o The Porto Social Commitment , which was signed by the Presidents of the EU Institutions and the Social Partners, directly refers to the CoR and contains an important reference to "reinforce territorial and social cohesion, with the involvement of the European, national, regional and local levels of government, namely focusing in sectors, groups and territories with deep and long-lasting structural weaknesses and undergoing rapid and major transformations, and support the reinforcement of essential services and infrastructures in this endeavour".
o The Porto Summit Declaration , while not referring directly to the local and regional level, included a commitment to "a collective, inclusive, timely, and cohesive recovery", which "will strengthen Europe's competitiveness, resilience, social dimension".
All in all, these impacts clearly show a significant progress the CoR has made in engaging in the social agenda of the EU and in being recognised as a strong voice of the local and regional level in this process.
THE EUROPEAN COMMITTEE OF THE REGIONS
- underlines the importance of a strong European social agenda, in which competitiveness and social justice complement each other. There is a close link between the social agenda, the Green Deal, and the digital agenda, given that the green and digital transitions must be based on social justice, equality and environmental sustainability;
- stresses that the COVID-19 pandemic must not be used as a pretext for postponing or withdrawing the proposals to improve social justice referred to in the European Commission's communication;
- points out that public services provided by local and regional authorities have played a key role during the pandemic. A fair transition means recognising the key role of the local and regional level in delivering high-quality public services. The provision of such services by local and regional authorities must not be restricted by rules under public procurement or state aid law;
- observes that labour market changes mean there are an increasing number of people at risk of losing their jobs due to outdated skills or robotics. Given the importance of further training and re-training of people of working age in terms of employability as well as overall workforce competitiveness, and considering the financial implications of such training, the Committee of the Regions would welcome a relevant agreement by the European social partners;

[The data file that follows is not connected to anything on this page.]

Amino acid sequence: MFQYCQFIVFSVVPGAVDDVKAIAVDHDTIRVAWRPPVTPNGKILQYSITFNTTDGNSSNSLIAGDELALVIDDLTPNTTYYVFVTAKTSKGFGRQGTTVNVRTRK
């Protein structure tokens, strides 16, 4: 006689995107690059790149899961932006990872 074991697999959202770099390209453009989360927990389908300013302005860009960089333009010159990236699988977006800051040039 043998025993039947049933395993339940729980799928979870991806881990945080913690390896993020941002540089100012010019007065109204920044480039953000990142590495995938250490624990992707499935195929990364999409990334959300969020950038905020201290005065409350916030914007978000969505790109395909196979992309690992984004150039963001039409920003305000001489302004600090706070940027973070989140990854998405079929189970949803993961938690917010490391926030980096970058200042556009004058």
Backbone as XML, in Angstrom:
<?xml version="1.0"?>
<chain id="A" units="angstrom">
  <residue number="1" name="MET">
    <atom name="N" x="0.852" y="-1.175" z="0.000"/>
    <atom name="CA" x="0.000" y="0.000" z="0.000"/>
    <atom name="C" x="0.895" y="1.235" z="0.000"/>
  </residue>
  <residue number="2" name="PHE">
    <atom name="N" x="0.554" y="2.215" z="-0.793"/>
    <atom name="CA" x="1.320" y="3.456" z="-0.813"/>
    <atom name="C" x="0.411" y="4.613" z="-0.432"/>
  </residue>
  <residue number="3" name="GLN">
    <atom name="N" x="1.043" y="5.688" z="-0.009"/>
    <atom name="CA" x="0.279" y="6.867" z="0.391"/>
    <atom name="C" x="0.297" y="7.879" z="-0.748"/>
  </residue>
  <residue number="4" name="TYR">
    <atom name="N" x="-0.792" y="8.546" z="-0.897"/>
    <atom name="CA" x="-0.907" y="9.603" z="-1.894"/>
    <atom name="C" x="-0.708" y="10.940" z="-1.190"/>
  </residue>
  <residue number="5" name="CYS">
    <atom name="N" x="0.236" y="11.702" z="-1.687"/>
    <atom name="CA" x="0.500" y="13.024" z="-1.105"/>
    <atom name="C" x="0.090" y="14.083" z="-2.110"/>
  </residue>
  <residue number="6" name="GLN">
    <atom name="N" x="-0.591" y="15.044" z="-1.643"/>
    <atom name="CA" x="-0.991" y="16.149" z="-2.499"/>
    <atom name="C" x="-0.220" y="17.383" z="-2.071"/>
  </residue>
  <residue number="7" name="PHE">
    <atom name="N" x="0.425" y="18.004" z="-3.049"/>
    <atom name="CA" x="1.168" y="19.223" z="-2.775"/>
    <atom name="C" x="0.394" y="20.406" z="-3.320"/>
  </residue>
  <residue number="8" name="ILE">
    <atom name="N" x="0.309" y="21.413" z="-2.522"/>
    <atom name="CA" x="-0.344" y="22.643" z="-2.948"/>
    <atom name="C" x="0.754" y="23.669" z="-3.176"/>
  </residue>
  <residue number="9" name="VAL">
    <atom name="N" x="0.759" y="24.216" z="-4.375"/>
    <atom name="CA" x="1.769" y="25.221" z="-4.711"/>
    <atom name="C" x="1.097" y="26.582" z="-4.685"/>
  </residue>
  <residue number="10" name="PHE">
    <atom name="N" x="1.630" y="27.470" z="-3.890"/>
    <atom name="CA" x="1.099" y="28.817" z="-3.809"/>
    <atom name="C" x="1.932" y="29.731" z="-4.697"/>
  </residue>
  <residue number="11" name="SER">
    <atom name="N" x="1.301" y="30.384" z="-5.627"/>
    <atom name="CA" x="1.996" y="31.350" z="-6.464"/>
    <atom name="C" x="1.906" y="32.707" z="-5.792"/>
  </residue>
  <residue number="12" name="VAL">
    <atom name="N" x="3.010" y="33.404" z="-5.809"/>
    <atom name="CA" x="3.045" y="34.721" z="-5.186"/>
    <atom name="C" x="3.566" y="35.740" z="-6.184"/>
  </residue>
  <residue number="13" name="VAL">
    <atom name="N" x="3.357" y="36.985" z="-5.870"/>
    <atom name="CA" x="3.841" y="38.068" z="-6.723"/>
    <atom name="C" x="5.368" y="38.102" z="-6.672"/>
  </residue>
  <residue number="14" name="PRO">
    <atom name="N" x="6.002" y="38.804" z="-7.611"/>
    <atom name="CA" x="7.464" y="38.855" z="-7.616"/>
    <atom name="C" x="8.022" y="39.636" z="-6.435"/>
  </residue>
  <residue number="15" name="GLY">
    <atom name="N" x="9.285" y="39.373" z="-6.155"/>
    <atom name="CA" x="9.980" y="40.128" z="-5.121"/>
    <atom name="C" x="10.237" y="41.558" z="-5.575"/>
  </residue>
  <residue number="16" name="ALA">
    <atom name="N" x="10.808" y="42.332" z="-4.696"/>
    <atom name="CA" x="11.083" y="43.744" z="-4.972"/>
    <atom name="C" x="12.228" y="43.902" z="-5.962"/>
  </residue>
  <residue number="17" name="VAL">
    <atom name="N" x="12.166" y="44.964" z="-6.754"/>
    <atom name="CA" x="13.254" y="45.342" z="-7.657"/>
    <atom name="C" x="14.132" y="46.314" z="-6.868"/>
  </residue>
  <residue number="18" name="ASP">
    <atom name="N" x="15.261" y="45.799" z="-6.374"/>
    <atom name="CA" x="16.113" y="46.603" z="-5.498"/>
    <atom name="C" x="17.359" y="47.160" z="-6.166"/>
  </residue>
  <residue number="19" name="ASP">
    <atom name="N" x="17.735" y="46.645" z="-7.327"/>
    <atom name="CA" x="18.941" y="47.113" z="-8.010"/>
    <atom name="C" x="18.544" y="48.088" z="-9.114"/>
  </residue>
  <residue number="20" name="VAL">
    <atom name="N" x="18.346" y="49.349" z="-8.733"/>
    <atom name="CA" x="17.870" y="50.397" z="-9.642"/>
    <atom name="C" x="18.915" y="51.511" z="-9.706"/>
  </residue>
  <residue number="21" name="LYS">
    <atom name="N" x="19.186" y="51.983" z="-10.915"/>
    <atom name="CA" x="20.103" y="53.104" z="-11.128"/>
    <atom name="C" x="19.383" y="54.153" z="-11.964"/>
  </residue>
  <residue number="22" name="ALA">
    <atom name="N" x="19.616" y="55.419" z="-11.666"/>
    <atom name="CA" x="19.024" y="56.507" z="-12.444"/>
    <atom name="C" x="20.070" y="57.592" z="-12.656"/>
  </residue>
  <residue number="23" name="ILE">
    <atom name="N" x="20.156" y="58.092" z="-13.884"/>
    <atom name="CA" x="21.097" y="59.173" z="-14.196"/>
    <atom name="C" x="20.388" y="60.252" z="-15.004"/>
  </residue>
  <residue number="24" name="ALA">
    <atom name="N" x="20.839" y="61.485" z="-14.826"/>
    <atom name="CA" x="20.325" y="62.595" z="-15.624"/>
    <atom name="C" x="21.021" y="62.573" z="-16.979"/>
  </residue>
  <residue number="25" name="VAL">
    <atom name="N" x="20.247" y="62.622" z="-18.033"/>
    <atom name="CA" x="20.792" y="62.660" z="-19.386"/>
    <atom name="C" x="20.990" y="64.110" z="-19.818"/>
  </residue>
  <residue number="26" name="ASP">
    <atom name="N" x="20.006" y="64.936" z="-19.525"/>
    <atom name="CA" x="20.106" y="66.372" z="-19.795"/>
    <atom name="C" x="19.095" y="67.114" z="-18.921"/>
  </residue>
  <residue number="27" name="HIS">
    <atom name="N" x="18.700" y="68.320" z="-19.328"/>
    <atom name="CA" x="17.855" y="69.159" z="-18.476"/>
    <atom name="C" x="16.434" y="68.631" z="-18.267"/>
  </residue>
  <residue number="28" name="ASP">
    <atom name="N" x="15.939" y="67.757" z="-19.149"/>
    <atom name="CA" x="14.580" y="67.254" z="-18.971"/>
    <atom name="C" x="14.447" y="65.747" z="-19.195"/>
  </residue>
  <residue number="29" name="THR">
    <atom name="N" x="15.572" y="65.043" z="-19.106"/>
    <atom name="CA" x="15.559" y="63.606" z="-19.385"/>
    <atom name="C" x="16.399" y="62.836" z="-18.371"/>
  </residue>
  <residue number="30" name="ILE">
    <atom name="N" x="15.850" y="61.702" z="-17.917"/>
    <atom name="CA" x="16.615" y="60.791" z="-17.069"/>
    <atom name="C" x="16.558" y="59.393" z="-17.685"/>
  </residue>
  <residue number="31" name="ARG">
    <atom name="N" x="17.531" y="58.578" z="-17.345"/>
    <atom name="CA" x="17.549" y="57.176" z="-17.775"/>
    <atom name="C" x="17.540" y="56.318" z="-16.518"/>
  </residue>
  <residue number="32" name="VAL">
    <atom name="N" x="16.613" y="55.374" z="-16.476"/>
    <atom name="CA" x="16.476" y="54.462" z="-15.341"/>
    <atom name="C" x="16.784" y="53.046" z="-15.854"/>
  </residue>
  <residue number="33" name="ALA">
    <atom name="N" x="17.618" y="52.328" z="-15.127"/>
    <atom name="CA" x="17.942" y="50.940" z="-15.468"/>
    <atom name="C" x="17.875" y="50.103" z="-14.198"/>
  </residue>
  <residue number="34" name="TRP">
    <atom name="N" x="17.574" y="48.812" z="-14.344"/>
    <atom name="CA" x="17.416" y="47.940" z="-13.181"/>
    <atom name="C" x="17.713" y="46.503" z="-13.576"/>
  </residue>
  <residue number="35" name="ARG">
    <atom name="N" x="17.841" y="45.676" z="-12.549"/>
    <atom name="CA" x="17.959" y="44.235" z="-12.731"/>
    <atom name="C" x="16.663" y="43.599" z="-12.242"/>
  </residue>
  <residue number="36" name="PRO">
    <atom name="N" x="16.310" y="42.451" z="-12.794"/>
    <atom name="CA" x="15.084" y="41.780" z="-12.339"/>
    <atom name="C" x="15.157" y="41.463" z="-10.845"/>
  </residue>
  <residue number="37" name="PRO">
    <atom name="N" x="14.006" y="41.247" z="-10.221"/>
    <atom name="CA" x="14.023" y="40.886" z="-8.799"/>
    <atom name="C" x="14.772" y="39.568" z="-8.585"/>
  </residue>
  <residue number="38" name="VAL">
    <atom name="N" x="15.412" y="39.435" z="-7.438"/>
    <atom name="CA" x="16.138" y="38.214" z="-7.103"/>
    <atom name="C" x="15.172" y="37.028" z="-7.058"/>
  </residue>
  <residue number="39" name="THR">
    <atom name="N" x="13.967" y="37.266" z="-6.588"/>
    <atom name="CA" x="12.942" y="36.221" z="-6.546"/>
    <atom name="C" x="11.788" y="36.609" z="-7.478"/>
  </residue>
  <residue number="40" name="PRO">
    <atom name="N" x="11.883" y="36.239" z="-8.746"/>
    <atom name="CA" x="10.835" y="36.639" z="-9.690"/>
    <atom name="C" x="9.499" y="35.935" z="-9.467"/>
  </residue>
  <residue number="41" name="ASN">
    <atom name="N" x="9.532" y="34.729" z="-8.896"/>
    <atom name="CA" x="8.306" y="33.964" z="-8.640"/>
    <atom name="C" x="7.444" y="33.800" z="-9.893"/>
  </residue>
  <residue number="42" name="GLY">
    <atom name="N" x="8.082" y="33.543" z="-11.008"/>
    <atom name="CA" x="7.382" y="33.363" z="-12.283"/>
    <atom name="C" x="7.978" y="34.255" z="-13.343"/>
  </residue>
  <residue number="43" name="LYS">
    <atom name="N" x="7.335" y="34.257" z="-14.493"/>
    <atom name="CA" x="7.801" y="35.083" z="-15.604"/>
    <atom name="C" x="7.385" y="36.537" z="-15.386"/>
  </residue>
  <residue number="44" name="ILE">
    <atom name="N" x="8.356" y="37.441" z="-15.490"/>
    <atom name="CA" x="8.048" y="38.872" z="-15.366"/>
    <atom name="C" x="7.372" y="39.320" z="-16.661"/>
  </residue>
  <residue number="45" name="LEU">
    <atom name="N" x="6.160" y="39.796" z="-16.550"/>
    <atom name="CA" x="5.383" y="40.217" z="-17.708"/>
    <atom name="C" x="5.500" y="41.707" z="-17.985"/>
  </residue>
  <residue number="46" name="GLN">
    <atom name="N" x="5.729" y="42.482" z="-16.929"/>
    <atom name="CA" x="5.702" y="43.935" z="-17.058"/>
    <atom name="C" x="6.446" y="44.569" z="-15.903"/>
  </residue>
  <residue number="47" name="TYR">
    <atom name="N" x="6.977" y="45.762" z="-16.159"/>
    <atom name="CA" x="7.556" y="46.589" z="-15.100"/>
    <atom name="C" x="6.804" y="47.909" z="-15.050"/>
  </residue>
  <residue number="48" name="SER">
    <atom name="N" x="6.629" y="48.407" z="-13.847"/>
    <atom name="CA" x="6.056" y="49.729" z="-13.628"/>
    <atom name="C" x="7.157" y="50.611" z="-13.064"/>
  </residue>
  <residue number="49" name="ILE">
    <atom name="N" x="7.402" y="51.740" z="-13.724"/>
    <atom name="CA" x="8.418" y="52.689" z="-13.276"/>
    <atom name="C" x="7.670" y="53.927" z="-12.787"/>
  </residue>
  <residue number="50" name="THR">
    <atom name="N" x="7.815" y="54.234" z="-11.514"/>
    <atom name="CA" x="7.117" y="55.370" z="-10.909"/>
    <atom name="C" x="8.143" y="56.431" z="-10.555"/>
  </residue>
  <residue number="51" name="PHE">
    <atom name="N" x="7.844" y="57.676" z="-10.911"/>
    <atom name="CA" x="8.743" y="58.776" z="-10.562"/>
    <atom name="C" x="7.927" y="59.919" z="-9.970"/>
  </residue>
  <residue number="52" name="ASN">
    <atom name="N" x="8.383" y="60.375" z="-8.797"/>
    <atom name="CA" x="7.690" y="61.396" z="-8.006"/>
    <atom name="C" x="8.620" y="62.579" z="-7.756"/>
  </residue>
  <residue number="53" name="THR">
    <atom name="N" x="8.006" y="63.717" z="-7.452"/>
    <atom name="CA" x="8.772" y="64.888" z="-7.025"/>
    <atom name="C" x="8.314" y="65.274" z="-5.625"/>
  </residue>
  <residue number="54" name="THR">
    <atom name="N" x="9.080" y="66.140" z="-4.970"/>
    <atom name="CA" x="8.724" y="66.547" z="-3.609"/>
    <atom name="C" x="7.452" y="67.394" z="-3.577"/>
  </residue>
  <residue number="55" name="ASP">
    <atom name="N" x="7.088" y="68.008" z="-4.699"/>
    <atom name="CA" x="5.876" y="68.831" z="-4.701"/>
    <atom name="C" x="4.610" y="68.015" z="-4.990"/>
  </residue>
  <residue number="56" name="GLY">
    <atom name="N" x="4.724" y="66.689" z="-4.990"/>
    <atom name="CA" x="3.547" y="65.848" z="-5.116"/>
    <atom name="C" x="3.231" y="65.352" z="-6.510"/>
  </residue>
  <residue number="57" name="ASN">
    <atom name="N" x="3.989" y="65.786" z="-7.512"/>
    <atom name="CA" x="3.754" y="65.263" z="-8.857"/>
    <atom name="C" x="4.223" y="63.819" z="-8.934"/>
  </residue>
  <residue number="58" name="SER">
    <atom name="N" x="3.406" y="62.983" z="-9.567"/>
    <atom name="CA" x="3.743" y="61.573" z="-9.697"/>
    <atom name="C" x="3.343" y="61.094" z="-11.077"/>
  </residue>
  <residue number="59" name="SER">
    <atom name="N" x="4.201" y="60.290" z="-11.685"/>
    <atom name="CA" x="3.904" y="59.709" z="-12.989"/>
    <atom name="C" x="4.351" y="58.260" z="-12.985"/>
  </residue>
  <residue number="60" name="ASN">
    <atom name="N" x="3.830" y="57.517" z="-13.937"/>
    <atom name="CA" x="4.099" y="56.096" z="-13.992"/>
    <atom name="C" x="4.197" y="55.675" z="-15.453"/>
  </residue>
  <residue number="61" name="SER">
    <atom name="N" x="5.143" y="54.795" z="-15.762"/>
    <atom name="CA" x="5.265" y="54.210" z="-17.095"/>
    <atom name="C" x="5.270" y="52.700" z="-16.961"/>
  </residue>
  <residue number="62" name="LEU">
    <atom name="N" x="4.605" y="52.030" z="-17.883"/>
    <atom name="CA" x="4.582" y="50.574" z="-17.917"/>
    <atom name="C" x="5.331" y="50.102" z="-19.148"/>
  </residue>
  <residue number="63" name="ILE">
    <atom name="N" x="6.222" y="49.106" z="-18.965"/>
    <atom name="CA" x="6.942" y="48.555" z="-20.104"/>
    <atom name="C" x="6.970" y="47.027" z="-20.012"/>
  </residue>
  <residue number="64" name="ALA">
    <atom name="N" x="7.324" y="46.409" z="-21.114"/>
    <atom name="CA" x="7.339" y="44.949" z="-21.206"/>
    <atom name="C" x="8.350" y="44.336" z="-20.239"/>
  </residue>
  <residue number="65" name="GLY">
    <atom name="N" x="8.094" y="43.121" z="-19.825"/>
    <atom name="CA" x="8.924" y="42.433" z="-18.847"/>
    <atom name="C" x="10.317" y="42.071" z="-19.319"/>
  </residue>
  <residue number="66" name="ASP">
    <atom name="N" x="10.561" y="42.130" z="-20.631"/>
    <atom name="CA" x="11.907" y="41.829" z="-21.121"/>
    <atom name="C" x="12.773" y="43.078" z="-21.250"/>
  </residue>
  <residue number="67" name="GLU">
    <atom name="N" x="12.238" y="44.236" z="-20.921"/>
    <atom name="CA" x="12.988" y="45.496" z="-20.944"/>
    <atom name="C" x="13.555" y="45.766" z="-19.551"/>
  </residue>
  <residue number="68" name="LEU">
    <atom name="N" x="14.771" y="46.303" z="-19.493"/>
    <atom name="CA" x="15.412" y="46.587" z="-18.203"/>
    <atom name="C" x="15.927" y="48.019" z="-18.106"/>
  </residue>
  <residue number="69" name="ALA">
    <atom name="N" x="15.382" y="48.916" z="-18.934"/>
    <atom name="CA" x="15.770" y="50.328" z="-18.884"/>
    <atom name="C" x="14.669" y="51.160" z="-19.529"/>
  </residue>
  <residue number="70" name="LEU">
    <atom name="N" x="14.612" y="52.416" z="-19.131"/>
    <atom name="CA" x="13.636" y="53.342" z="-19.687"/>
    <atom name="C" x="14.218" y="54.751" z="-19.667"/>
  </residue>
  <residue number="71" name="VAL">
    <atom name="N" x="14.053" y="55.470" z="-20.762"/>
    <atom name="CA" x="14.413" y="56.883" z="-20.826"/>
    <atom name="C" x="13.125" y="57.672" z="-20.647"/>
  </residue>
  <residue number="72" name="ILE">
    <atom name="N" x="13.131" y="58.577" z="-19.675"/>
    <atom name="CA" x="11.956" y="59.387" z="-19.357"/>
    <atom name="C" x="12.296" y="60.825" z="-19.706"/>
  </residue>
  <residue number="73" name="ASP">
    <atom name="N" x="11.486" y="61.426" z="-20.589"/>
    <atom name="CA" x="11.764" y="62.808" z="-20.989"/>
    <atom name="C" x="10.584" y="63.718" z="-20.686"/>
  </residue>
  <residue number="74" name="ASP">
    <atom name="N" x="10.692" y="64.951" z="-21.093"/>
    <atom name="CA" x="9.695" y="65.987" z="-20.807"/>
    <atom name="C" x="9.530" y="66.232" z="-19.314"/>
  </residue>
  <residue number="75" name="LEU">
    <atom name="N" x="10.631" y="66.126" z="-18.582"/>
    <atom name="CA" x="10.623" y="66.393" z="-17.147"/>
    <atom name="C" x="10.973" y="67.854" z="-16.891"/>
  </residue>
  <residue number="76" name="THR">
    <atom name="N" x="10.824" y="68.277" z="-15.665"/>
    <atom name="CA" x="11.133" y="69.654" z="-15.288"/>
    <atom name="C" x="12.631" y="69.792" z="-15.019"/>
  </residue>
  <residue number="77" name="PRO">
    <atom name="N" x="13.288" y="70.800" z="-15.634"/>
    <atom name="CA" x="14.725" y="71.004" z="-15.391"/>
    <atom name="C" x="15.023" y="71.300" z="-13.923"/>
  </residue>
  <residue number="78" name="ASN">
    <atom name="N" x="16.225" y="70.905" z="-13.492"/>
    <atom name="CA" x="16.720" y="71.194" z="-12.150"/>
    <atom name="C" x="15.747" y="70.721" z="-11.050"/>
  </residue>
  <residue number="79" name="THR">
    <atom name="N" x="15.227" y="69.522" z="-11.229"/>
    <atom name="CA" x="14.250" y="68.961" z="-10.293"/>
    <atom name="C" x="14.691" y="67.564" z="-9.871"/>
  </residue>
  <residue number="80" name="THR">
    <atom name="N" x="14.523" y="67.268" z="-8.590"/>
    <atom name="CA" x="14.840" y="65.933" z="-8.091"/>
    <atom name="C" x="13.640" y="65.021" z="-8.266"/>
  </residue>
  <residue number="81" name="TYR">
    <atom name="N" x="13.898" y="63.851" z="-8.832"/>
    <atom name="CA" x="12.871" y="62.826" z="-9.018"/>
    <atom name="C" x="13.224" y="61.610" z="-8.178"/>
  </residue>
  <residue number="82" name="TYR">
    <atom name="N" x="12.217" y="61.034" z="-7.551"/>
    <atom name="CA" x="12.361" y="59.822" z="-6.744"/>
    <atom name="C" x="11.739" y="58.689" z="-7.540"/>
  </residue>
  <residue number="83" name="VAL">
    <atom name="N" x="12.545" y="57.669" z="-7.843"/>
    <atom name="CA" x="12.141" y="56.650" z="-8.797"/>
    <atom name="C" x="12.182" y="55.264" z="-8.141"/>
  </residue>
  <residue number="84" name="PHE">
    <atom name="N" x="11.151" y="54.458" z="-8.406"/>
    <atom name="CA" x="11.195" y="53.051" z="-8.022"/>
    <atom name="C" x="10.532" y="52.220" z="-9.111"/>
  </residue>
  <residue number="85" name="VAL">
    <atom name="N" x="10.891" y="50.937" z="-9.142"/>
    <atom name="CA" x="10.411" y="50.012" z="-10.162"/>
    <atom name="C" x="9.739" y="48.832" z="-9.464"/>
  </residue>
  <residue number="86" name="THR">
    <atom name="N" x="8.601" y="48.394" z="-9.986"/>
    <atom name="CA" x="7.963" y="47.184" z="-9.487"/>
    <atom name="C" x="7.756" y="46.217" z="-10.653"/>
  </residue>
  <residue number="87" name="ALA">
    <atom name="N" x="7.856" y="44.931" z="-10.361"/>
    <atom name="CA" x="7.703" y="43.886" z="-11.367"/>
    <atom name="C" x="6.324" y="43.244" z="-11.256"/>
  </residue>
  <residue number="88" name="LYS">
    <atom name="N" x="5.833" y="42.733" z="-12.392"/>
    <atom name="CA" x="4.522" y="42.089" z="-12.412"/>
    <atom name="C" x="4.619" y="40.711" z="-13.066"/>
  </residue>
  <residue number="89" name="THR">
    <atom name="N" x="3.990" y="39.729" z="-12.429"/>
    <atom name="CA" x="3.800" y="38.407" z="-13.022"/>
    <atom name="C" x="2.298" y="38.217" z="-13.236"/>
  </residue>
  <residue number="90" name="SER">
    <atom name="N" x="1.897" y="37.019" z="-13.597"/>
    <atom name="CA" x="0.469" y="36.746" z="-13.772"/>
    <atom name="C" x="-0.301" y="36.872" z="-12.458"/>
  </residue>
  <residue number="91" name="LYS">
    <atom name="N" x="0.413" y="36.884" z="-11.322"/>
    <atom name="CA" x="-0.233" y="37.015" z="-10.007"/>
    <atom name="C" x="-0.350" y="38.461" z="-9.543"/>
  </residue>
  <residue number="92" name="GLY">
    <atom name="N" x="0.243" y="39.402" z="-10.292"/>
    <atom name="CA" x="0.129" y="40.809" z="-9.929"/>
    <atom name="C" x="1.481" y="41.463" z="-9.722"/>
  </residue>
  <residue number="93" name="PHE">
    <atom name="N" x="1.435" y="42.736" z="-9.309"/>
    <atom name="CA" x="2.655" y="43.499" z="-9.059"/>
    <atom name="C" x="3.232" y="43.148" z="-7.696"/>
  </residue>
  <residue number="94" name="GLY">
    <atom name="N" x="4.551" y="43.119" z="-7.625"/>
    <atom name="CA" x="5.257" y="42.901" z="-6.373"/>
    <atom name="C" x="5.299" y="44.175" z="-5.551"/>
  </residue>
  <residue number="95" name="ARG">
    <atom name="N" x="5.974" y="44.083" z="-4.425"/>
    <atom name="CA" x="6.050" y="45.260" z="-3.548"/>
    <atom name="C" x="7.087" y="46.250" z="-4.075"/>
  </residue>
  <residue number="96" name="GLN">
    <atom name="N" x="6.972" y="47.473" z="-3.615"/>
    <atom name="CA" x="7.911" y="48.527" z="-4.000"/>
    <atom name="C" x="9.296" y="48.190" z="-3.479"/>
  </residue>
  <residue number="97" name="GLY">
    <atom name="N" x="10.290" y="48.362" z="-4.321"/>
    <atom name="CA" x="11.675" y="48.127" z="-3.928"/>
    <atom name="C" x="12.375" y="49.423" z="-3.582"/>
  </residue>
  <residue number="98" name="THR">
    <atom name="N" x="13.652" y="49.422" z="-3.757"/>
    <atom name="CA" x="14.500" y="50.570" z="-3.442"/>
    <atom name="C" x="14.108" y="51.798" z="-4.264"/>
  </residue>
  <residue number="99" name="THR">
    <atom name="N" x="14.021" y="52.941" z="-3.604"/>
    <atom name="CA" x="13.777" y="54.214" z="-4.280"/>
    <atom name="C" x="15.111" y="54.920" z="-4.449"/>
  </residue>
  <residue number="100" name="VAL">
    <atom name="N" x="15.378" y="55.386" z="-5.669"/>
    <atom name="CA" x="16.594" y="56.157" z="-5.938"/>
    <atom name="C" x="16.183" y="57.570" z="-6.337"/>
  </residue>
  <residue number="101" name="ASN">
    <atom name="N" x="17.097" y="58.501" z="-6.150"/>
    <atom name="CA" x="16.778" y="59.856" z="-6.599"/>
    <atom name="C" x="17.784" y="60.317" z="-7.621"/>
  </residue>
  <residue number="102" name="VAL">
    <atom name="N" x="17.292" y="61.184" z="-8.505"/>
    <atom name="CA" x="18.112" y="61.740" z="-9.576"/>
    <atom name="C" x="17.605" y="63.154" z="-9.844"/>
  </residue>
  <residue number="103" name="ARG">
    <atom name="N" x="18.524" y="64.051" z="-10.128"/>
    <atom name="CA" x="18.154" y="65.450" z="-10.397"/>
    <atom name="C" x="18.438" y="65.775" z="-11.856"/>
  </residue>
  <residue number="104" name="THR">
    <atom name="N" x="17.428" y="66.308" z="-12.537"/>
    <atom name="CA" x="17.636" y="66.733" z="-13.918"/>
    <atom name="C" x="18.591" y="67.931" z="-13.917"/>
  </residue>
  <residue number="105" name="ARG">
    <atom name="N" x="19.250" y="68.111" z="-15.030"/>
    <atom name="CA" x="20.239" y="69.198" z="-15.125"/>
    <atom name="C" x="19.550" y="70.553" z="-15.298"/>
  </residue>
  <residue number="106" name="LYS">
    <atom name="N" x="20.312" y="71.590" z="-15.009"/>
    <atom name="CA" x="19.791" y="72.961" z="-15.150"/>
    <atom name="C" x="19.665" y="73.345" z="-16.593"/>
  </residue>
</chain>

- points to the urgent need to safeguard the right to education and training of all learners by strengthening the crisis resilience of education and training systems, including through the digitalisation of education and appropriate teacher training;
- notes that ever-growing digitalisation of work patterns requires an update of European rules governing working conditions and working time, including provisions to establish the right to disconnect;
- shares the Commission's view about the importance of continuing to actively combat poverty. Key aspects of this are support for job-seeking, quality and affordable health care, access to education and training, housing, and addressing basic needs. Ensuring access to affordable and quality long-term care is essential to sustain a decent life in old age. Pensioner poverty must be prevented, and the best way of doing this is to ensure adequate pensions, guaranteeing everyone's right to have in old age the resources that ensure living in dignity, while also taking into account the significant gender pension gap.